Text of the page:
Reviewed by Fiona McDiarmid, Teacher
(Don't) Call me crazy: 33 voices start the conversation about mental health
Jensen, K. (2018). Algonquin Young Readers.
Thirty-three actors, athletes, writers, and artists offer essays, lists, comics, and illustrations that explore mental health.

(Don’t) Call Me Crazy would be a valuable addition to any high school library collection. I’m not sure how many of the contributors—a range of writers, athletes, and artists — students would recognise but there’s a wide range of personal stories covering various mental health challenges. Many of them are about the contributors' experiences as a teen or young adult, which is when many mental health issues surface or are diagnosed.  

While there are a few comics and pictures, this is text heavy so would be best suited to senior students. Any of the pieces would make for a strong personal response for Level 1 or 2 Reading Responses if you needed an additional short text for students to use. The piece that resonated most with me was Defying Definition by Shaun David Hutchenson, as it serves as a reminder to see the person for who they are, not their illness. It could be the start of an interesting conversation in any classroom. Given the format and denseness of the texts, this is probably a book you’ll have to sell to students but it’s definitely worth the effort.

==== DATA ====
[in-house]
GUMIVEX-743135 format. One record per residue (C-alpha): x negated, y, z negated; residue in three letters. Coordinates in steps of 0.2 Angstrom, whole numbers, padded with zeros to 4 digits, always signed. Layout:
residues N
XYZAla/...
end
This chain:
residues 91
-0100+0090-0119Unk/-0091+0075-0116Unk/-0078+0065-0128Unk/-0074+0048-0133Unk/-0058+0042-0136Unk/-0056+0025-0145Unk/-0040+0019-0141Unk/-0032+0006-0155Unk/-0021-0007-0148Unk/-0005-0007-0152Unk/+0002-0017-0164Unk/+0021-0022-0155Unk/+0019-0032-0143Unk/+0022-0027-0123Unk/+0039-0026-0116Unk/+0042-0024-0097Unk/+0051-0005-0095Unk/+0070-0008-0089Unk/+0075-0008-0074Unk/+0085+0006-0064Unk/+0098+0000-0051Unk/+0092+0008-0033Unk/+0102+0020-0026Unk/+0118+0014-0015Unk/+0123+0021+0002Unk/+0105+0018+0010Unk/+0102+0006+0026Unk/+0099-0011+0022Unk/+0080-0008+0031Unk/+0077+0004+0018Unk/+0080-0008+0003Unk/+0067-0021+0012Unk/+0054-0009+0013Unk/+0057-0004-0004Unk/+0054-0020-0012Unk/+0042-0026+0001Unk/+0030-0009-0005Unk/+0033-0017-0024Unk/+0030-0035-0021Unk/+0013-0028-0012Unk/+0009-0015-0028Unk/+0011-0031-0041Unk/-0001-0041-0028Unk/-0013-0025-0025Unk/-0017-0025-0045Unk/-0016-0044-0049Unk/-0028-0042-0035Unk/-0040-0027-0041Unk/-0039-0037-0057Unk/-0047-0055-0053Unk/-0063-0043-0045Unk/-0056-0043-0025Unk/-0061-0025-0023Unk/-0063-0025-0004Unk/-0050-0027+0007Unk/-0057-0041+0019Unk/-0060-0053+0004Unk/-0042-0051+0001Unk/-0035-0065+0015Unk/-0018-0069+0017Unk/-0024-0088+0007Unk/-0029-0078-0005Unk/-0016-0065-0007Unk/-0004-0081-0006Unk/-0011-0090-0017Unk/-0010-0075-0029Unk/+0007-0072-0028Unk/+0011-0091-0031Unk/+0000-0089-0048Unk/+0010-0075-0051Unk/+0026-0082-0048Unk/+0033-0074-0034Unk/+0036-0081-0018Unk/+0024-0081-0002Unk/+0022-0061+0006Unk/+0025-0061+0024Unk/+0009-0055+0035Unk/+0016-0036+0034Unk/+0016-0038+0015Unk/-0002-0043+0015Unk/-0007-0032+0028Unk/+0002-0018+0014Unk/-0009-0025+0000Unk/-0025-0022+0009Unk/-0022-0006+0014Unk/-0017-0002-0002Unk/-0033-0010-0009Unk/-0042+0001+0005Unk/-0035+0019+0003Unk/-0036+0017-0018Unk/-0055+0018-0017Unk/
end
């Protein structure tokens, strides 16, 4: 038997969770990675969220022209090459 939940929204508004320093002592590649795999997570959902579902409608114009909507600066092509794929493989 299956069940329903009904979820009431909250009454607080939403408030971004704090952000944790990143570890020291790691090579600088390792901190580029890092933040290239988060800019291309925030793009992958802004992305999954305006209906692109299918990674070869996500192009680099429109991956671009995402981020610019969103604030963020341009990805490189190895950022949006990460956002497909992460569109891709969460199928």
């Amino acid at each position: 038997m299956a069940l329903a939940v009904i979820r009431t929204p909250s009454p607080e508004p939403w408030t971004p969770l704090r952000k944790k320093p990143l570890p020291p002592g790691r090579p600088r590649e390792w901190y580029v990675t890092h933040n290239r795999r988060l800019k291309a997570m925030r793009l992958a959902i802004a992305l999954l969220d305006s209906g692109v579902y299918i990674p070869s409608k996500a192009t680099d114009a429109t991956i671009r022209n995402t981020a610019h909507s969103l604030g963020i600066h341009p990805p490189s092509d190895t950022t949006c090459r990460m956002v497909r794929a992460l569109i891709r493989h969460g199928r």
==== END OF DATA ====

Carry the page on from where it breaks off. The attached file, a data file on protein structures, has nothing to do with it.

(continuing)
If a student can connect with a piece in here then it will help them to feel seen. Regardless, it's never a bad thing for students to get an insight into the experiences of others. There’s a big push for empathy at the moment, and having this book on the library shelves or in the classroom definitely supports this goal.

Disclaimer: Please note these reviews are not intended as endorsements or recommendations from the Mental Health Foundation. This feature introduces resources that may be useful for individuals with an interest in bullying prevention, mental health and wellbeing topics.

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